"Mom, go home. You have no right to barge in here and cause a scene."
Emily bristles. "I have something I want to say."
"No!" Lorelai barks. "We don't want to hear what you have to say. We just want you to please butt out of our lives."
Heat rushes beneath my shirt, because it means something to me to know that she finally sees this as our problem, not her problem. Emily perks up almost as fast as I do.
"Our lives? So there's an 'our lives?' Are you two back together?"
She doesn't even hesitate. "Yes, we are."
"So you did go to her. Just like I told you to." Emily looks pleased with me, as if I'm a particularly well-trained puppy.
It's funny. If it were Taylor, I'd be fantasizing about dipping his face in the fryer. But it's hard to even work up any anger at Emily on my own behalf because I could care less what she thinks of me. Still, I speak up because I want Lorelai to hear it. "We got back together because we wanted to get back together."
"Then I simply don't understand," Emily says, distressed. "If you're back together, then what's the problem?"
Lorelai's incredulous. "What are you talking about?"
"Why won't you come to Friday dinner? Whatever happened between you two, I obviously fixed it—"
"You fixed it? You broke it." An ugly flush is starting to rise to Lorelai's cheekbones.
All I can hear is the shattered voice she left on my answering machine, asking me to come over. I remember how hollow she looked when I finally found her. That was because of this woman, because I let her scare me away using Rory's idiot father as her scarecrow. I grip the counter behind me and remind myself this is Lorelai's war to win, not mine. She's the strongest woman I've ever known. I'm just giving her something to fight for.
"Just because Luke and I found a way to repair the damage doesn't erase the fact that it happened."
"What I did, I did out of concern."
"Oh please. You've never had a second of concern for me."
Emily's eyes explode wide with outrage, but Lorelai's next words stop her cold.
"You don't like me, Mom."
The diner goes bomb crater quiet, and I want to break something, because Emily doesn't even argue, just huffs.
"And I know that. I've always known that, in one way or another." Lorelai's shoulders sag. "I gave up on our relationship years ago, but I still cared about you. Mostly in spite of myself." She reaches out, her fingers closing in an empty kind of gesture. "When Jason made you feel bad, I went after him, because deep down, Mom, I still wanted you to be happy. But when it comes to me, you don't even have that last scrap of compassion. Not only do you not care if I'm happy, when you saw that I finally was, you did your best to destroy it."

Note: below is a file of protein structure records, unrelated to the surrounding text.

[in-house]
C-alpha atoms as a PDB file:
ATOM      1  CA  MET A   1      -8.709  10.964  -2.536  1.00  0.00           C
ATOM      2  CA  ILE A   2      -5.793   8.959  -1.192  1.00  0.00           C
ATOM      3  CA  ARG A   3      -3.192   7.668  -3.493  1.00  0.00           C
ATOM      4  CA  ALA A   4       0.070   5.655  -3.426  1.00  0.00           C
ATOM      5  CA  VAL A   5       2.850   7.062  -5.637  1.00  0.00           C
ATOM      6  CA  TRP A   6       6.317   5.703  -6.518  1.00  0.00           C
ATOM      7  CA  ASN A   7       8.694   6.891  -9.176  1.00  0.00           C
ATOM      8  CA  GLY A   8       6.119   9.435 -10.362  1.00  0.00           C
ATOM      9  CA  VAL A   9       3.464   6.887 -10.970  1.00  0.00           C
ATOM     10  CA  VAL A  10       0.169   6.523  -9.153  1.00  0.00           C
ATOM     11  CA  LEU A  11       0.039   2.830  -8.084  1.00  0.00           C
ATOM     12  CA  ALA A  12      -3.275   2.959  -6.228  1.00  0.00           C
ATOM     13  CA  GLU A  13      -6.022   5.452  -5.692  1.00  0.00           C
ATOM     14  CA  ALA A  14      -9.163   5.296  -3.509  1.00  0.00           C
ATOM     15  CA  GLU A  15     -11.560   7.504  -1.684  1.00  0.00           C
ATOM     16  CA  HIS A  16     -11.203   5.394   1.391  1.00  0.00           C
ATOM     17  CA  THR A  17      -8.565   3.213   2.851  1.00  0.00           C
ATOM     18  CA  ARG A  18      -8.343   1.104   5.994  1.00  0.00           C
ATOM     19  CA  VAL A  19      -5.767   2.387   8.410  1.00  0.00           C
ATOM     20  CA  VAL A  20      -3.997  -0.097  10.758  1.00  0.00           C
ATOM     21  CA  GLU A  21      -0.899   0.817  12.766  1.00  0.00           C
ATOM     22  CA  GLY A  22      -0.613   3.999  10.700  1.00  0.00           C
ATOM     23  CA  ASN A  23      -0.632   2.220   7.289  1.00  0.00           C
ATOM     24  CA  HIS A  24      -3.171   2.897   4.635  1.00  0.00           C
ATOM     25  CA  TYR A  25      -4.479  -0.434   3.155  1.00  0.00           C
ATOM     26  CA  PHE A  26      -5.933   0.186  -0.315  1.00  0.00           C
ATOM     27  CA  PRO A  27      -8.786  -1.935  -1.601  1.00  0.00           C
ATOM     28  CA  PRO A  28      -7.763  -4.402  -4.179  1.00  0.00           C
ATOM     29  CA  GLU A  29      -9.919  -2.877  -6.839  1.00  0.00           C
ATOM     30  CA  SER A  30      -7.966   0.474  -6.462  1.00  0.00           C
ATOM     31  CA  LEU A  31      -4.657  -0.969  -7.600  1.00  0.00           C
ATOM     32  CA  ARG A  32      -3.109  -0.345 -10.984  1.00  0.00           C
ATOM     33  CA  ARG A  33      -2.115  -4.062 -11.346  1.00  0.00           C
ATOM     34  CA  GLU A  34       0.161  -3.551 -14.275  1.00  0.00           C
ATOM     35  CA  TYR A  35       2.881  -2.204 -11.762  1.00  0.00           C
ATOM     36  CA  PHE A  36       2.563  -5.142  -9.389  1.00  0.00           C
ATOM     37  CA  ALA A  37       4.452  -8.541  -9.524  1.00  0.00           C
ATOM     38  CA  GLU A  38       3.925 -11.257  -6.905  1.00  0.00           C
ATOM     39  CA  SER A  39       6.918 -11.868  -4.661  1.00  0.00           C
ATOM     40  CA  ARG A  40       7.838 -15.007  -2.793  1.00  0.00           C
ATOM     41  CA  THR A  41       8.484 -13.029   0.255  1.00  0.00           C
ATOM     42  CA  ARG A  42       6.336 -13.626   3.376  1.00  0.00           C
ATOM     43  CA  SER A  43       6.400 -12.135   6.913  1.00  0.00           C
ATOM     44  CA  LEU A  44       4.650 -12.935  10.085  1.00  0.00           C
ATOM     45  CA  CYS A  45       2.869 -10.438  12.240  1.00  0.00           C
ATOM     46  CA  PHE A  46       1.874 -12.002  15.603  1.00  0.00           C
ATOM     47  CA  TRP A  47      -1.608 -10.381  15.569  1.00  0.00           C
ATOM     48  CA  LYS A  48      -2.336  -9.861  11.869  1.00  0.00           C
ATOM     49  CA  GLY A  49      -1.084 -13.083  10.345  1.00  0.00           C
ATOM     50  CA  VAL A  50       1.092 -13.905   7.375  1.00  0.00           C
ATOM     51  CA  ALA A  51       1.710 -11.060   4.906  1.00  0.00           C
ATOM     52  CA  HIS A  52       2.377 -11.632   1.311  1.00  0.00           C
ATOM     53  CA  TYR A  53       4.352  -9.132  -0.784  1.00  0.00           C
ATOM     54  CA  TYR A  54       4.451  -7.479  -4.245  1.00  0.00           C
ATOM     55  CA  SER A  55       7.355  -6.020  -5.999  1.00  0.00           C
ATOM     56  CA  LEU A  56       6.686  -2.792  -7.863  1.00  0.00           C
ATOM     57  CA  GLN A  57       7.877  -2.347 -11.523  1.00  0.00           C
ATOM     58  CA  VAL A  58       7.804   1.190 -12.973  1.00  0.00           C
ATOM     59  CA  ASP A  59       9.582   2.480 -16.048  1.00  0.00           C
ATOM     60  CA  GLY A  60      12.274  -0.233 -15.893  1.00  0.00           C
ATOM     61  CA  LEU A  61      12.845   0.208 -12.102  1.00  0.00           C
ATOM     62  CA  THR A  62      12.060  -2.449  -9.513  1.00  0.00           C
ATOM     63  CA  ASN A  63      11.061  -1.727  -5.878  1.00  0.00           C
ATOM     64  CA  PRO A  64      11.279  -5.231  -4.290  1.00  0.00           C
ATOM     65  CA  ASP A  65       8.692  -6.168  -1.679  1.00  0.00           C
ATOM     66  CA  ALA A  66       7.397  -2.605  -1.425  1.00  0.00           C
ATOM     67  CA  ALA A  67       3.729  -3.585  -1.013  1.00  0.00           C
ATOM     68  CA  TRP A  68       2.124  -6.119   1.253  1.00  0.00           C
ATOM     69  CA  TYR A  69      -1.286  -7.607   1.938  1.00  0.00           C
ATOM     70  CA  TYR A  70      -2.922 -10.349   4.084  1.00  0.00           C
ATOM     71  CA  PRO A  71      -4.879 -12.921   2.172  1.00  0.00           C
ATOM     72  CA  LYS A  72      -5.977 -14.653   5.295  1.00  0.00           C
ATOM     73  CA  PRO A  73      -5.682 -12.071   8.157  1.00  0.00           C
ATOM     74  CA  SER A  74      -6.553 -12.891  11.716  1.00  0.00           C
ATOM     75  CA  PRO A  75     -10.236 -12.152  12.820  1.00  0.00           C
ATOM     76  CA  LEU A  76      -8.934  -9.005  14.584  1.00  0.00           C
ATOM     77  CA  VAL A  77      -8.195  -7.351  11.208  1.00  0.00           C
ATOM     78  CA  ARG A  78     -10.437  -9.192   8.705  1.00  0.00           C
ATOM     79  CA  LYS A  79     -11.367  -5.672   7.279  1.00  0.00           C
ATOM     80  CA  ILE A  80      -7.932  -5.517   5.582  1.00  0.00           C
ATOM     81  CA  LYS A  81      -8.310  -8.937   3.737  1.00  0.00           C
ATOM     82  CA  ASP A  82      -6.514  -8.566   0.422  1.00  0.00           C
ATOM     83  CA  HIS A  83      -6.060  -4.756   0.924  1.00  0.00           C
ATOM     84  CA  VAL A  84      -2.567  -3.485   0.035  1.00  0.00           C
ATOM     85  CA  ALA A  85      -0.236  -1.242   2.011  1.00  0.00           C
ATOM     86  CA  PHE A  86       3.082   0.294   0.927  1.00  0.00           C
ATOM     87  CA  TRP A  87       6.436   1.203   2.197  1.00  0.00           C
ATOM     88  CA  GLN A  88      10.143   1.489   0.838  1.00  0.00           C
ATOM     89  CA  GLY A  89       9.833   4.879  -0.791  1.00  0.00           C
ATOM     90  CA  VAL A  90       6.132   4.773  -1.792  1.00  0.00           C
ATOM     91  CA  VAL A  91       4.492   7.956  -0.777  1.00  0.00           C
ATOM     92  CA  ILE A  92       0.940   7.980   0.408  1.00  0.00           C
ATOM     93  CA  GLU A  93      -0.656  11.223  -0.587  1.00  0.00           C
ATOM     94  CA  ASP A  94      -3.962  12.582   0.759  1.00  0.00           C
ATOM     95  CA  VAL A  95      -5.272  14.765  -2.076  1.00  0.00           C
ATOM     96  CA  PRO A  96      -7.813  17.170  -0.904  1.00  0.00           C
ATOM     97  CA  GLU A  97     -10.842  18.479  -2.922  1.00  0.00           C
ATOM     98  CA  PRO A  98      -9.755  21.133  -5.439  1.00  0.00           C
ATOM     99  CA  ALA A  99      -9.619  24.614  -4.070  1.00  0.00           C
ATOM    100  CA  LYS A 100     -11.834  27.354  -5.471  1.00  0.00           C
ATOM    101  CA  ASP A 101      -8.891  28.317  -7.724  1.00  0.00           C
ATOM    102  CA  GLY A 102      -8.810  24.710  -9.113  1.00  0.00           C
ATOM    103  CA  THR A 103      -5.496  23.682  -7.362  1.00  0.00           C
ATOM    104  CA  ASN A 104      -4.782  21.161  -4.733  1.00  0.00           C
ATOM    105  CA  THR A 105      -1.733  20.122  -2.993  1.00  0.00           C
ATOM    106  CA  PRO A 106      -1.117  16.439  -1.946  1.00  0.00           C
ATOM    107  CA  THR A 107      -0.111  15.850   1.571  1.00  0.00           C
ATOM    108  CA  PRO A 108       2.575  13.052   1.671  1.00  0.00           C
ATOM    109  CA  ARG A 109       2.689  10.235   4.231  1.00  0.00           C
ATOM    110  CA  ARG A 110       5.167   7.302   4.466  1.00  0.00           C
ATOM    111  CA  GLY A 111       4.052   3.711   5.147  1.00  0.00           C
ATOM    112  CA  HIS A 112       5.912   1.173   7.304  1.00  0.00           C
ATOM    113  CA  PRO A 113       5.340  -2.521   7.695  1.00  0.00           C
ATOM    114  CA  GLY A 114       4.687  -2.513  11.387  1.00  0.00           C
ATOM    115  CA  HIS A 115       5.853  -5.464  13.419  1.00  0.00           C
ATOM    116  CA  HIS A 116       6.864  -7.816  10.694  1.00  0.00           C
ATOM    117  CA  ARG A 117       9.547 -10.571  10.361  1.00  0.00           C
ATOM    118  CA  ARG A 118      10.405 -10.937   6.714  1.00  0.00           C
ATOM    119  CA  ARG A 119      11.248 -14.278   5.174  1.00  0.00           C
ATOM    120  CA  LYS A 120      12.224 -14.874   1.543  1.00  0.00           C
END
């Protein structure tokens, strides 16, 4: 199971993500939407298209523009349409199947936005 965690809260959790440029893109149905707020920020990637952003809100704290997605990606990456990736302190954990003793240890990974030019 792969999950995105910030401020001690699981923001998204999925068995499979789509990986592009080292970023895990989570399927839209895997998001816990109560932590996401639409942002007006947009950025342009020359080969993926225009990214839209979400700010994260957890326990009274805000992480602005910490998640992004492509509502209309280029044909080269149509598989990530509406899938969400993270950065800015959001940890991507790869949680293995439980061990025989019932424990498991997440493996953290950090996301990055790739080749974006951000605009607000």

Emily's face is frozen in a rictus of indignation and disgust, her foundation flaking off the faint lines at the edges of her lips.
"And even worse, you don't care about my happiness or even my health. I couldn't get out of bed, I couldn't even stand up or think about eating."
I cringe, because Emily didn't do that, not really. That was all my doing, from something snapped out of sheer frustration in Doose's Market. And despite my best efforts, Lorelai is still a couple pounds shy of the weight she lost during that time.
"Well, of course I care about your health. You break up with men all the time, how was I supposed to know you'd react differently this time?"
"Because I told you!" Lorelai slaps a hand down on the counter. "I hide everything from you so you can't ruin it and you supposedly hate that, but you asked me how serious I was about Luke and I told you."
My head jerks back, because this is the first I've heard of it. And I can't help but wonder exactly what she said, because Lorelai and I have never talked about a future further than next Saturday. I told her I was in, she told me she loved me, and for me, that's enough. But now I'm clawing to know what Emily heard and I didn't.
"I was honest with you for once in my life," Lorelai says, "because I was happy and naïve enough to think that might matter to you. You knew exactly what would happen when you invited Christopher to the wedding, and afterwards, you never so much as called to check on me. You sent postcards." She laughs, bitter and long. "Talking about yourself. You know who mothered me instead? Rory and Sookie." Her gesturing hand lands on the edge of my counter and she squeezes it as if for strength. "And Luke."